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I don’t want to comment on your particular situation (which I know nothing about), but in general, the problem is not people who are so immersed in confronting the obstacles that they face on a daily basis that they don’t have the time or energy to communicate about these issues publicly. The problem is the people who DO have that time and energy but are doing it irresponsibly.

You wrote:

I suffer from the negative effects of sexism, racism, religious-bias on a regular basis and I need to conserve my energy for dealing with that. I don’t have the luxury of communicating with you in a way that you find acceptable.

I completely understand if someone is so engaged in the daily struggles of their life that they don’t have time to publish eloquent disquisitions chronicling and categorizing the varieties of ills that are afflicting them. These people doing their best to get by and go about their lives in the face of obstacles, however, are not ones who are responsible for creating a cultural climate where we’re having a 24/7 conversation about race and racism and blaming every disparate outcome on racism. The ones creating that climate are irresponsible members of the media writing screeds and misleading reports to drive up controversy and ratings or those people who apparently have nothing better to do with their time than protest, agitate and disrupt the lives of others, without even bothering to develop a nuanced understanding of what it is they’re protesting against.

Take, as an example, the most prominently featured article from the front page of the online version of the New York Times as I’m writing this right now. This is what it looks like:

Look at the misleading impression this is conveying. Those who look at the front page are being fed a story of what they will assume is yet another white cop shooting yet another black man in a long litany of such shootings. It’s only when they click into the story that they see, first, that cops are actually being hurt in this (“About 16 police officers in Charlotte, N.C., were injured when a standoff between law enforcement and demonstrators turned ugly overnight after an officer fatally shot a black man on Tuesday afternoon”), second, if they read significantly down, that the guy who was shot might have had a gun himself, so it’s not yet clear who’s at fault (“Police officials said the officer opened fire because Mr. Scott, who they said was armed with a gun, ‘posed an imminent deadly threat’), and third, if they read WAY down towards the very end, that the officer who did the shooting was actually BLACK (“It identified the officer who fired his weapon as Brentley Vinson, an employee since July 2014. Officer Vinson is black, according to local reports”). In other words, the headline is calculated to inflame racial tensions as much as possible (and drive clicks and the New York Times’ ad revenue, etc.), while all the real information that tells a different story is buried somewhere in the text.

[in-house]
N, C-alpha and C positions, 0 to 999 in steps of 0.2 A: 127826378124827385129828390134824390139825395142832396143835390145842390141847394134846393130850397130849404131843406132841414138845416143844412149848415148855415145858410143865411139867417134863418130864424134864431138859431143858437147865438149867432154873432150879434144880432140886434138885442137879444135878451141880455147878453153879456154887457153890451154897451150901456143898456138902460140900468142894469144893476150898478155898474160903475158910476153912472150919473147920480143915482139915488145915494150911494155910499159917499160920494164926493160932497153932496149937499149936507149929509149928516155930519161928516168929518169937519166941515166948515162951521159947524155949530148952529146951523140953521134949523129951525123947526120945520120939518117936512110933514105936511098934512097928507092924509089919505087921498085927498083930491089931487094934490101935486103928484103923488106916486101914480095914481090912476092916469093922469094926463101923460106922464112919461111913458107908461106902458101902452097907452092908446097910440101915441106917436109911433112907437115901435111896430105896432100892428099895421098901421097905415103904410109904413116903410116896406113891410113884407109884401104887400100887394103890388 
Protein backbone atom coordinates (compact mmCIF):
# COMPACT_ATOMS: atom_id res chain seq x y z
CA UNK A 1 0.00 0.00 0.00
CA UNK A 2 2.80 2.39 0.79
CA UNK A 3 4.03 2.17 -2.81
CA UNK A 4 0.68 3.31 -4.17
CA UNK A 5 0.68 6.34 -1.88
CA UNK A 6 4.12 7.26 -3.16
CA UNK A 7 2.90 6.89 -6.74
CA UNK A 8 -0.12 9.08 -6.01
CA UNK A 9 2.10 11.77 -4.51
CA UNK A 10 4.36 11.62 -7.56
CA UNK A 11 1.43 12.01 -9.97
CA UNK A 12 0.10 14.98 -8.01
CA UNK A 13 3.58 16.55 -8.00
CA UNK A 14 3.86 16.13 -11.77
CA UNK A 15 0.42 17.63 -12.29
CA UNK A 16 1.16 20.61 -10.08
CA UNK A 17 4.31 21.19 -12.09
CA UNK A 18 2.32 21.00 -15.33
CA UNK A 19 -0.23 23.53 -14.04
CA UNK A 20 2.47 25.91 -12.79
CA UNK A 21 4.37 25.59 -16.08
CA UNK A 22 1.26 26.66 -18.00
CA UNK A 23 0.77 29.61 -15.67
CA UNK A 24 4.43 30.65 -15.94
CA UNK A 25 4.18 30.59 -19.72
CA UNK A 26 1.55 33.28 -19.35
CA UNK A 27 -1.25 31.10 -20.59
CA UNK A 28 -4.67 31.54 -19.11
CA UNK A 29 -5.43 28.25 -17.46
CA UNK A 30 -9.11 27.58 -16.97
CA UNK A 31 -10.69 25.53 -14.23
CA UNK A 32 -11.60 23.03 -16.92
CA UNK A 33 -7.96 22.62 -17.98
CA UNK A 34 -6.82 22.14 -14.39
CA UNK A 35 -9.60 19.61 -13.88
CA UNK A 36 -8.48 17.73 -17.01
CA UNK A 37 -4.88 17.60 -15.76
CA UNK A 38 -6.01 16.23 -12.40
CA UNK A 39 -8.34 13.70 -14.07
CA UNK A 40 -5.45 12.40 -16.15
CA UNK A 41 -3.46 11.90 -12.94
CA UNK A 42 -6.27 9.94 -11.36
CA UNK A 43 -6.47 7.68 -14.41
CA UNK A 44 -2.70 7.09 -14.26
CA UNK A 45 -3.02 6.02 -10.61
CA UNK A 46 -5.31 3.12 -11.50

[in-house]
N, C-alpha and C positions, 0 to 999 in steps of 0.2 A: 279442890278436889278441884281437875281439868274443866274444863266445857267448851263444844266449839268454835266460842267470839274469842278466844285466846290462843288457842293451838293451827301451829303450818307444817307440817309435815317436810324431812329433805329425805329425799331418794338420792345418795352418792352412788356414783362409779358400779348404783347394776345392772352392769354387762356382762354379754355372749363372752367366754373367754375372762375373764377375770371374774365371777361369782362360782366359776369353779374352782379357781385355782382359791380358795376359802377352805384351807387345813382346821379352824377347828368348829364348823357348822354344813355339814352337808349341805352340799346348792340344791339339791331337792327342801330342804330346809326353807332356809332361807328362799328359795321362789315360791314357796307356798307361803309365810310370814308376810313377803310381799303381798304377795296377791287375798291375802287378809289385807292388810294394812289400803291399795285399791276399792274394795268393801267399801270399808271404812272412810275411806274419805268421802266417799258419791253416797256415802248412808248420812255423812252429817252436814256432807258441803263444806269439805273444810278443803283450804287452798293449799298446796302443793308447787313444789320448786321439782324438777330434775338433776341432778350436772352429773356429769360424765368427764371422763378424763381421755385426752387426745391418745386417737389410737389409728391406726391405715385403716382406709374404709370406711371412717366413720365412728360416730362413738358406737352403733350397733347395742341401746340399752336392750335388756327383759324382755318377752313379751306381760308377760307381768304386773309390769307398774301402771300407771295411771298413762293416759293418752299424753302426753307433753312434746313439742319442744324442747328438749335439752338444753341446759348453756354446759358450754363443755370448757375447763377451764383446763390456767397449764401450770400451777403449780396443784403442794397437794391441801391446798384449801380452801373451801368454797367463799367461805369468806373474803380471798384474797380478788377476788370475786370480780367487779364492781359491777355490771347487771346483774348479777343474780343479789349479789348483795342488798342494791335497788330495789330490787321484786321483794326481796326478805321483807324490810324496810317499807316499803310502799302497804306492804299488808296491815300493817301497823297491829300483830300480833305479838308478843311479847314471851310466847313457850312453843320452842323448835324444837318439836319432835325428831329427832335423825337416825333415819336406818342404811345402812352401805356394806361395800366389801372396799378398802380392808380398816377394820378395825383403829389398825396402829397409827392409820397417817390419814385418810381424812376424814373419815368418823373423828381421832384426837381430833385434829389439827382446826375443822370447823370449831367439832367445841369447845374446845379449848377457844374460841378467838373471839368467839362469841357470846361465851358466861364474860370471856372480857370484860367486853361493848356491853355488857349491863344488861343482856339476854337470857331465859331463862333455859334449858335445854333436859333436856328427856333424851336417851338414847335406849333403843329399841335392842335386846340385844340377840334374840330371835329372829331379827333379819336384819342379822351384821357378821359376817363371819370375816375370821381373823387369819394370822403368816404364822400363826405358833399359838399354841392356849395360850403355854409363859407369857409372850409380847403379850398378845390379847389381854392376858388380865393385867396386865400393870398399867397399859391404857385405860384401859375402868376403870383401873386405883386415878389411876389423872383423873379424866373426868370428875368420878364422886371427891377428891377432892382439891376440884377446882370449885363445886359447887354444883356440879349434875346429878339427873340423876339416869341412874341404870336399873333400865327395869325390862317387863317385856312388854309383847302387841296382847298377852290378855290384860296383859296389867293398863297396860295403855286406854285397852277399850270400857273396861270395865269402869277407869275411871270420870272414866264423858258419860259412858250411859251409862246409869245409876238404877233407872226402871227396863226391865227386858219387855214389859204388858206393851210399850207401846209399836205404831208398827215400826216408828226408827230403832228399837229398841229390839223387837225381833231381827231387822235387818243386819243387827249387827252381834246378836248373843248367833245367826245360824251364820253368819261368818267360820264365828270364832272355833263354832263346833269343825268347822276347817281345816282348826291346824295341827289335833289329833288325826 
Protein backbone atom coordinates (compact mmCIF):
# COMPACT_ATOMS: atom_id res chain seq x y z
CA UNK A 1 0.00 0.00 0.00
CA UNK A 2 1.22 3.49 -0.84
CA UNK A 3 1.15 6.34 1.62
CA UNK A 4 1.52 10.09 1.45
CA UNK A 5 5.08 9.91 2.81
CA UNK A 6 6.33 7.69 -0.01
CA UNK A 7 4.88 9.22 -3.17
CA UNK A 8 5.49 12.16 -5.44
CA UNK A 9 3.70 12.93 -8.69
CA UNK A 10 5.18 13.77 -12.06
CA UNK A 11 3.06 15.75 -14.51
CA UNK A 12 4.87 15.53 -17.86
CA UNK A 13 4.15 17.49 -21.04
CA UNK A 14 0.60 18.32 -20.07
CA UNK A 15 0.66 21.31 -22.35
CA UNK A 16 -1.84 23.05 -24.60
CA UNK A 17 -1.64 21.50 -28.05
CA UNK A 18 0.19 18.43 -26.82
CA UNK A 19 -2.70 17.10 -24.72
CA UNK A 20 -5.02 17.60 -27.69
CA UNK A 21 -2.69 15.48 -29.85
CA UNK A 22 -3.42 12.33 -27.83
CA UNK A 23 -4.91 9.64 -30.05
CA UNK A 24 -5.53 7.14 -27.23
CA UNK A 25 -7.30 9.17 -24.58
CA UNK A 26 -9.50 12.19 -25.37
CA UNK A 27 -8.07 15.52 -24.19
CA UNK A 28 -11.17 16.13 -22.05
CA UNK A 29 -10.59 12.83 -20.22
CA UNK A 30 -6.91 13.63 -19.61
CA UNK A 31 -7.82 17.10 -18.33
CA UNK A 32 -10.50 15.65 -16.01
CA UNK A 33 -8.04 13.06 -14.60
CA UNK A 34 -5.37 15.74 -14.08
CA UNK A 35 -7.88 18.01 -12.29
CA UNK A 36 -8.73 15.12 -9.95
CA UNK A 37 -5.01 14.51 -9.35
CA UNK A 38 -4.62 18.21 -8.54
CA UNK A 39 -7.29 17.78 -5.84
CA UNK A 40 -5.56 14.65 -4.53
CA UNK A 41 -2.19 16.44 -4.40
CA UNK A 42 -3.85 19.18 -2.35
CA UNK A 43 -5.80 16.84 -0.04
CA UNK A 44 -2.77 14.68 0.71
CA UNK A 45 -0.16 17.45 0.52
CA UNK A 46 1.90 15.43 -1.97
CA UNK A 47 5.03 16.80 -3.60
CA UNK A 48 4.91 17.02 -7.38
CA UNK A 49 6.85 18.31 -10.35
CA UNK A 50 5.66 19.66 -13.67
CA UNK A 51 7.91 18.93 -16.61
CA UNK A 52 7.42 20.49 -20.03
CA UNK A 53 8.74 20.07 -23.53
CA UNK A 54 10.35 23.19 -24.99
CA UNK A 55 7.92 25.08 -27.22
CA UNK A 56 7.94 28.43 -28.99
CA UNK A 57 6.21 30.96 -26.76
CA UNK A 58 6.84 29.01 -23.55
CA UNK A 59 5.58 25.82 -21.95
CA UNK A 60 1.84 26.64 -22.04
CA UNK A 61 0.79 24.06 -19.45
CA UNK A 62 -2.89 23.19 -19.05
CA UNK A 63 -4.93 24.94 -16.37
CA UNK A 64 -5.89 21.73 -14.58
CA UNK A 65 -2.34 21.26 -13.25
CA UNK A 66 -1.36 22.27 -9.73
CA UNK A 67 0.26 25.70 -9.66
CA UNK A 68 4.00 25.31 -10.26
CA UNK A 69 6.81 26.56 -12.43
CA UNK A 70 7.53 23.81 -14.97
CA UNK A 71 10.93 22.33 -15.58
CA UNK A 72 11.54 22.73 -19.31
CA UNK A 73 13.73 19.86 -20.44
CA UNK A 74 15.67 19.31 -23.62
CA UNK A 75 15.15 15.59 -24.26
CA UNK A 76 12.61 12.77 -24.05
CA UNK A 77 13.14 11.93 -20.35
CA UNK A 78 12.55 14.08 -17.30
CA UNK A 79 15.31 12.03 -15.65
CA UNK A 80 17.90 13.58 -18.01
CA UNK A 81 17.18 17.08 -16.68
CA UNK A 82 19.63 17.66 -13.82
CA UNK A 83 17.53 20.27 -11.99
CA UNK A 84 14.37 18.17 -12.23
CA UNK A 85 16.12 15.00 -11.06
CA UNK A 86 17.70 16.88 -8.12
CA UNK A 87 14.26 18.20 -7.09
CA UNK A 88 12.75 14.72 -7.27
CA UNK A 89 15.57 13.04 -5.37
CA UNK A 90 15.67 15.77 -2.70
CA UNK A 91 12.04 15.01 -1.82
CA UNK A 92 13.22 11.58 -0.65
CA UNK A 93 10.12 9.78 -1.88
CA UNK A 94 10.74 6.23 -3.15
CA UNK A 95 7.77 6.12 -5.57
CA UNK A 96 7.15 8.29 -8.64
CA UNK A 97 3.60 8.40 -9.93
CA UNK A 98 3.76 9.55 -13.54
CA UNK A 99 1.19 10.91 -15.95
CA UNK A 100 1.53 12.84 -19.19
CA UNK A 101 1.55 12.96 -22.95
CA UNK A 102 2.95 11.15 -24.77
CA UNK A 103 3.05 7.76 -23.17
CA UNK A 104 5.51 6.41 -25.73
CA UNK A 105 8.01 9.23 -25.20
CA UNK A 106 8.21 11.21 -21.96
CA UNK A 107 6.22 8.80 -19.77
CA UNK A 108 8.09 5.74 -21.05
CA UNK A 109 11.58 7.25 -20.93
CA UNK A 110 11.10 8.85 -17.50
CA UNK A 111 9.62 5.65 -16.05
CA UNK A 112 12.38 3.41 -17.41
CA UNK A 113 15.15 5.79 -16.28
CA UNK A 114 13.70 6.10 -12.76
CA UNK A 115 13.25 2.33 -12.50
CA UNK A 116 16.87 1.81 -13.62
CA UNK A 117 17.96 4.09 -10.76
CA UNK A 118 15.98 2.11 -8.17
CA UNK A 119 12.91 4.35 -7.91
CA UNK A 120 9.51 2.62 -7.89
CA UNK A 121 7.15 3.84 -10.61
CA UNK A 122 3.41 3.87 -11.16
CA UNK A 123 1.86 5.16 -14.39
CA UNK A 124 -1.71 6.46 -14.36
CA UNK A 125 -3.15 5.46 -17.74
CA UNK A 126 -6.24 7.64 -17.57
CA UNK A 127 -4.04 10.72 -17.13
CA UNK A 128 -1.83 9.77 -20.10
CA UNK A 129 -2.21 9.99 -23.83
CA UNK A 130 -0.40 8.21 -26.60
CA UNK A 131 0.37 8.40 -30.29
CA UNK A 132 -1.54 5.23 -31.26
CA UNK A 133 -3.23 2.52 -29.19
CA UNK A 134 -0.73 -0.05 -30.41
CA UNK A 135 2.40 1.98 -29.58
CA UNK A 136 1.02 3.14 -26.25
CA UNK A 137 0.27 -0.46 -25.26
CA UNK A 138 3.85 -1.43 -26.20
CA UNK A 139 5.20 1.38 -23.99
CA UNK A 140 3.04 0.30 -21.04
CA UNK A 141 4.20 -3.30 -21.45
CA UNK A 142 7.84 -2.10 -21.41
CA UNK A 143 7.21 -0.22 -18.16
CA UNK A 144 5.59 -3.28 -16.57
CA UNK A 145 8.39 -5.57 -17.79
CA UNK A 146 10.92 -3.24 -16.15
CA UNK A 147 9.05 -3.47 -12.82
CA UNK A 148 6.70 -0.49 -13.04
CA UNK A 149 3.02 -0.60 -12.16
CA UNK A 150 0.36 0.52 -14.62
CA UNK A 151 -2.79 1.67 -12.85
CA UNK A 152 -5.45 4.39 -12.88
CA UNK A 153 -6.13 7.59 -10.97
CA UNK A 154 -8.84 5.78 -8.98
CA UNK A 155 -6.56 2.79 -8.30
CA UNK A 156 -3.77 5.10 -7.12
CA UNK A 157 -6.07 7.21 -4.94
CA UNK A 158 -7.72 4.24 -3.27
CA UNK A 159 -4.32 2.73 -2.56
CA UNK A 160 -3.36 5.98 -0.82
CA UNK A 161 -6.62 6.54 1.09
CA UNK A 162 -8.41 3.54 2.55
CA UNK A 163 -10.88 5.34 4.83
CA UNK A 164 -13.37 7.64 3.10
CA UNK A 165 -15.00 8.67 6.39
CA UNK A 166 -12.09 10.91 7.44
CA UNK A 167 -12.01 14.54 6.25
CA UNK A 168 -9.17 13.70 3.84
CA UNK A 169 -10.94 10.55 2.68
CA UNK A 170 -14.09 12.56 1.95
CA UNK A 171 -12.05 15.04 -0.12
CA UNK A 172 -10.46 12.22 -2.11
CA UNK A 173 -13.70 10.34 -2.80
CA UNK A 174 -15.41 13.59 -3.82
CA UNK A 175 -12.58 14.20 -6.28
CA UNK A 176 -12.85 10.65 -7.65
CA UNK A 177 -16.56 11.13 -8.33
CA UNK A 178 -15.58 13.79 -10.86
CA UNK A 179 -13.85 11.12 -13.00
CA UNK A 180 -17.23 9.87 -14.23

This is The New York Times, not some third-rate rag or some random Joe Schmo who’s just struggling to get by. My point is that if you have the time and energy to communicate about the issues that are going on — and especially if it’s your job — you have a duty to do so thoughtfully and responsibly, and we have the right to expect no less.

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